Meaning you can't hold a cash position...

You can't just park it in anything.

If you want to get in and out of an asset quickly, you don't want to have a bunch of slippage.

So what do you do?

You park it in AAPL... not just because you think the company is good (well, you still think it's good), but also you can sell your shares quickly without dumping the stock.

At some point the company matters... and we see that when the stock gaps around on earnings.

Have I convinced you a little bit?

This matters because the way you trade indexes and commodities is a little different than how you trade individual stocks.

Higher liquidity leads to more mean-reversion.

With that in mind...

A Look At The Chart


This is a weekly chart of AAPL.

If you could put this chart into a single word or phrase, what would it be?

Optimism? Sure doesn't look like it?

Panic? I don't think so.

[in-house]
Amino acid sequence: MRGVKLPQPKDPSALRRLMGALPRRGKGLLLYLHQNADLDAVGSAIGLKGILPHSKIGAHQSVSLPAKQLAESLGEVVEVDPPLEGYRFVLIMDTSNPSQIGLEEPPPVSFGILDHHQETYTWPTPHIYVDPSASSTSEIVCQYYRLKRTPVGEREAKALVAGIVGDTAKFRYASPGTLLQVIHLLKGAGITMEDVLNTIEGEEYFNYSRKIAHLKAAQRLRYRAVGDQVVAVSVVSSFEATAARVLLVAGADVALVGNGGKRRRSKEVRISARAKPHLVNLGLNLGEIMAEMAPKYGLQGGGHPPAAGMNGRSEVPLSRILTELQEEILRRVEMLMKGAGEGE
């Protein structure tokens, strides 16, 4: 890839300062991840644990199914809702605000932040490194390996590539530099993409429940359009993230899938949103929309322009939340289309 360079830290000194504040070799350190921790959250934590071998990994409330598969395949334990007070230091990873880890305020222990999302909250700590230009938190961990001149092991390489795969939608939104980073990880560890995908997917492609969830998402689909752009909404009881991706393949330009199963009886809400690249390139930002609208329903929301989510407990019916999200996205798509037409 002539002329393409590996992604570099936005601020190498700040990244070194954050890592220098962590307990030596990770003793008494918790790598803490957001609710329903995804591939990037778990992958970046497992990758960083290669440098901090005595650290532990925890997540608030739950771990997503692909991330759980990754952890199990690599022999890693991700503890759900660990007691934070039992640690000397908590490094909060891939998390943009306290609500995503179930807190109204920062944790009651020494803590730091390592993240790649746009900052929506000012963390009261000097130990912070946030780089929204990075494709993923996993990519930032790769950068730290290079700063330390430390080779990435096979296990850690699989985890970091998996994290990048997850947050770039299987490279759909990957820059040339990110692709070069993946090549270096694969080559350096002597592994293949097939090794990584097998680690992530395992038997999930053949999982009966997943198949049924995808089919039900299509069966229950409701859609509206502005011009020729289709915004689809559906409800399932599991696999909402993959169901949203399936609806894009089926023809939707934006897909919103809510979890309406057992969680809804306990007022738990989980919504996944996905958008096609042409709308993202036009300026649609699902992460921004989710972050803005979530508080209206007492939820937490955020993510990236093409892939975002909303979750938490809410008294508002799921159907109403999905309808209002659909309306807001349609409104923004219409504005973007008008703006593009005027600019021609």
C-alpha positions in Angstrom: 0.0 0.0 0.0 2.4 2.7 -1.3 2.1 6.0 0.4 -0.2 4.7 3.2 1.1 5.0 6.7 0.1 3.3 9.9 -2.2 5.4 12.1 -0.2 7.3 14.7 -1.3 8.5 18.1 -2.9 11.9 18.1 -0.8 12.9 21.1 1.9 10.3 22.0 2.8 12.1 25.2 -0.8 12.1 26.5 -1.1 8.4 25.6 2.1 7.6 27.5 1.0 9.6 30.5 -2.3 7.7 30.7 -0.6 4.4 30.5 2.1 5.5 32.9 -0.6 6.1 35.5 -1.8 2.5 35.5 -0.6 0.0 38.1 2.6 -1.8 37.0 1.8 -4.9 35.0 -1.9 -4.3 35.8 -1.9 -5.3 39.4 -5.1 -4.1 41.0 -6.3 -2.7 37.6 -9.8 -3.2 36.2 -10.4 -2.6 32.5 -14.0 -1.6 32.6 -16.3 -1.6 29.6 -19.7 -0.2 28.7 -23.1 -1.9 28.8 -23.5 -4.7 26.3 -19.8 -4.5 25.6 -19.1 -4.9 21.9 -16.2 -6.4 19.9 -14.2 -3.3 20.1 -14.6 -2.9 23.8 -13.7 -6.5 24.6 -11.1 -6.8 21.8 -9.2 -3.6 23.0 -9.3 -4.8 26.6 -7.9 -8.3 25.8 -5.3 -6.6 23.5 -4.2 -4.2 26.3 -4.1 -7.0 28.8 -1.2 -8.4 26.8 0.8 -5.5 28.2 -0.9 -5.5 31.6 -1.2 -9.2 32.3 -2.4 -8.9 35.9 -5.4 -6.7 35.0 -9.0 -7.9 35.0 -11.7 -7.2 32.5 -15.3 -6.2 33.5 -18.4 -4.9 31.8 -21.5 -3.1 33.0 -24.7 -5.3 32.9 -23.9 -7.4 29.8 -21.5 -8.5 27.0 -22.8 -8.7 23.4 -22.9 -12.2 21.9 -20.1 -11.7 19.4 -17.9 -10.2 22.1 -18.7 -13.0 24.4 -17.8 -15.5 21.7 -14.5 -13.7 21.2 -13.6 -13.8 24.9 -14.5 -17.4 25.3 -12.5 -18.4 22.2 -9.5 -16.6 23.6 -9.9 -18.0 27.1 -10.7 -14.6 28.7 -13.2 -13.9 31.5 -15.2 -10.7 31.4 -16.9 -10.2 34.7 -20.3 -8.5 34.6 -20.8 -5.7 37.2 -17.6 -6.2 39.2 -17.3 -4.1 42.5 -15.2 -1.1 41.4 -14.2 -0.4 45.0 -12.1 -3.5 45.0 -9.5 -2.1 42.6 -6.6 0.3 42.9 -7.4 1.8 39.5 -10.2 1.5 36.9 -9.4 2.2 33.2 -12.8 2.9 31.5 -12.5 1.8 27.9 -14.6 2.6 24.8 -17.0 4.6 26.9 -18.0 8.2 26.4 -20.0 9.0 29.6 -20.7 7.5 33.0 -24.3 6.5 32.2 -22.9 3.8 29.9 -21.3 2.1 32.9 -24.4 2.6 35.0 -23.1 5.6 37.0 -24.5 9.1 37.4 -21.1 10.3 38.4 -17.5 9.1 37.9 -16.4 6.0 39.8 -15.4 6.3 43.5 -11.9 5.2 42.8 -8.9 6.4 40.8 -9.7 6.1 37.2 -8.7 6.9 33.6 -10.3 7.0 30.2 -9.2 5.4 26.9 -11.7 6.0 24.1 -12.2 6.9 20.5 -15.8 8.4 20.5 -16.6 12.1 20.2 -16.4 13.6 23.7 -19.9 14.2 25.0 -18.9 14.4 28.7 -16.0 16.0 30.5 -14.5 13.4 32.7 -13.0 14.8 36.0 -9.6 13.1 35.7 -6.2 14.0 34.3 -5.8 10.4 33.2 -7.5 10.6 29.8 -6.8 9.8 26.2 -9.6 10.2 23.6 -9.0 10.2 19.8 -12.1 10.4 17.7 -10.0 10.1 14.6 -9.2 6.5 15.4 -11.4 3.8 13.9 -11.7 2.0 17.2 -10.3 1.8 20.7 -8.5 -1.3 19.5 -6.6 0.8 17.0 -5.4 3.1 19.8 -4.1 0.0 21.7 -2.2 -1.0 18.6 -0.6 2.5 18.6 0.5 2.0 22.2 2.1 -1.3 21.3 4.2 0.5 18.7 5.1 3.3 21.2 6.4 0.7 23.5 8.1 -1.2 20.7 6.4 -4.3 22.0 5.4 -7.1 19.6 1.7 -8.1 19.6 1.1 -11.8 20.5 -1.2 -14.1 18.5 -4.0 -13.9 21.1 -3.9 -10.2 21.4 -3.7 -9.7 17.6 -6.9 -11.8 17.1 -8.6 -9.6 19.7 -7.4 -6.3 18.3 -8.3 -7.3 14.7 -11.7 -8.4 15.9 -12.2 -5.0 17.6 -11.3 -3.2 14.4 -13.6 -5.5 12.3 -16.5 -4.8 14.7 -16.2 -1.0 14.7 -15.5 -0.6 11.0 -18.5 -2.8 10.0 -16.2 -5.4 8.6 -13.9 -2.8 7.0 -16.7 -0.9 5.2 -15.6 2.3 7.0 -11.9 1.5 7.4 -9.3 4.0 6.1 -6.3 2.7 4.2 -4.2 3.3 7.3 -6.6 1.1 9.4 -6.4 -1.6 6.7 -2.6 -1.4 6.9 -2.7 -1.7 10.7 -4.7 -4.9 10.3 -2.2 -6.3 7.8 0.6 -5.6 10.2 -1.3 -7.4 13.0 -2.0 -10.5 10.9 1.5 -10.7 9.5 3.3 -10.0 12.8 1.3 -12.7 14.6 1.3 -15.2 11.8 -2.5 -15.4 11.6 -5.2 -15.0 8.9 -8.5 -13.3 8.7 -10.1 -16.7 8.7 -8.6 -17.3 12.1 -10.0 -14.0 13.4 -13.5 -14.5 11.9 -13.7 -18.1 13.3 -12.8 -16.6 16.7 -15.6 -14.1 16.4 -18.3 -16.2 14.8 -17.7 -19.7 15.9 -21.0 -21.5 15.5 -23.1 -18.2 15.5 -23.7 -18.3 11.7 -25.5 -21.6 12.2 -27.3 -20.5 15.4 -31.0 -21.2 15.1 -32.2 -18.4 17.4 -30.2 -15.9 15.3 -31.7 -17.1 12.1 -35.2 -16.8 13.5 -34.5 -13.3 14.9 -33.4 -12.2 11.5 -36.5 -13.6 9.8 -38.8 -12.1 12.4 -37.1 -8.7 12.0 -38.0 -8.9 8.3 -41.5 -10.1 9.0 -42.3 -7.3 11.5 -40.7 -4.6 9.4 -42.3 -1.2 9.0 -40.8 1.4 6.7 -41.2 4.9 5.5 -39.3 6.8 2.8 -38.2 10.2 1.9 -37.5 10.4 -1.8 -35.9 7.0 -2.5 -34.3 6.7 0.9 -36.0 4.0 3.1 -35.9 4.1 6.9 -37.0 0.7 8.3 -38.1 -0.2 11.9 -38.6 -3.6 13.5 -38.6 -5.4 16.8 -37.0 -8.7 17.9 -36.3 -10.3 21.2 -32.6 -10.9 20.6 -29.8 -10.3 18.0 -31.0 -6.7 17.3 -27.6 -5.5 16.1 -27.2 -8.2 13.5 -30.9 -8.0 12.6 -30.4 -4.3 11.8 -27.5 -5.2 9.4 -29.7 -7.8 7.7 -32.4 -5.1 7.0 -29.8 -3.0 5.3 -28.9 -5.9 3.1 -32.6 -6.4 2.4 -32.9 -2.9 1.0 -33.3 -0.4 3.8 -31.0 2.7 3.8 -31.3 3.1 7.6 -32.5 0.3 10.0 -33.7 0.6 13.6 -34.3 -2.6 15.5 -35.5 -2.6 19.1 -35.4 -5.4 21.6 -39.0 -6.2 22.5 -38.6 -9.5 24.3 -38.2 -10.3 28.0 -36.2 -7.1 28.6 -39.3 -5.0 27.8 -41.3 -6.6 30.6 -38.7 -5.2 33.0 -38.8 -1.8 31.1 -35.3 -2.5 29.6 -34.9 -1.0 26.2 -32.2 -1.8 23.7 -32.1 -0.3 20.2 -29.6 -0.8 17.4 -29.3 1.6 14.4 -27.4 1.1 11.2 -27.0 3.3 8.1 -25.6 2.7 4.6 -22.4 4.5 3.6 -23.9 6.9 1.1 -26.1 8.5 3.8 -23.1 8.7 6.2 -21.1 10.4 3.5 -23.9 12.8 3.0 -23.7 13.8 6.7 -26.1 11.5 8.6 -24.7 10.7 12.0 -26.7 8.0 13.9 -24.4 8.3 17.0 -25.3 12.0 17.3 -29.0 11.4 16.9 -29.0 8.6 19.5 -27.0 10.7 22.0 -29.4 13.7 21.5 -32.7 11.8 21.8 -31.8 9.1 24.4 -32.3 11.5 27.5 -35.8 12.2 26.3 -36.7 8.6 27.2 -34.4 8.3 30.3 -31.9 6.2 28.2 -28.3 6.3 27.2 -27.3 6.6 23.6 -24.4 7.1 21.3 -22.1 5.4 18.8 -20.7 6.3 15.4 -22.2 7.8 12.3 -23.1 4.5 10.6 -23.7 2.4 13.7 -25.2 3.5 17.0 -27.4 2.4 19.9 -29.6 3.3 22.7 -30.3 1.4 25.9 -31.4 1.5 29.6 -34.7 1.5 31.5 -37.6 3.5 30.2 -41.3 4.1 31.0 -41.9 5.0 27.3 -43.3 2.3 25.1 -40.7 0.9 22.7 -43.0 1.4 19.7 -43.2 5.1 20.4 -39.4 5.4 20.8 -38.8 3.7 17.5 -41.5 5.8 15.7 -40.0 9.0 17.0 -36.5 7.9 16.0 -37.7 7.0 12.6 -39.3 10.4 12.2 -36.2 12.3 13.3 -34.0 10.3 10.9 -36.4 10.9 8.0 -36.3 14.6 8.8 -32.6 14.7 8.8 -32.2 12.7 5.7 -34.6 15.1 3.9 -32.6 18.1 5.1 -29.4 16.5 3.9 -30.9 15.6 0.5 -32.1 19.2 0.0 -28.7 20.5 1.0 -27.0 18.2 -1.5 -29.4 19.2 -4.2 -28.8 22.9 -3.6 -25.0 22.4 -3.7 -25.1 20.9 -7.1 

When I look at this chart I see "impatience."

This impatience stems from a few areas.

First, we have the true believers in the company. They're invested for the long run and they actually care about the fundamentals.

Well, up to a point. Because if you aren't making money from it, the mood can easily sour.

Those fundamental investors are looking at a nasty gap down on earnings due to disappointing numbers.

And all those people who say they hate technical analysis... they're lying because they've got this exact chart pulled up, watching this level at 93.

The second group are the "liquidity" crowd, who use AAPL as a trading instrument and a way to "store value."

(In fact, I think AAPL and gold have a lot in common. Strong opinions held both in the bull and bear sides, and both assets only trend maybe twice a year. Food for thought...)

This liquidity crowd is growing impatient because AAPL stopped going higher.

I know it sounds stupid simple, but if you're parking your money in an asset, you'd like to see that asset rise.

And when stocks go down, liquidity tends to dry up.

I think the past few months has been an unwind of those who have used AAPL as a trading vehicle.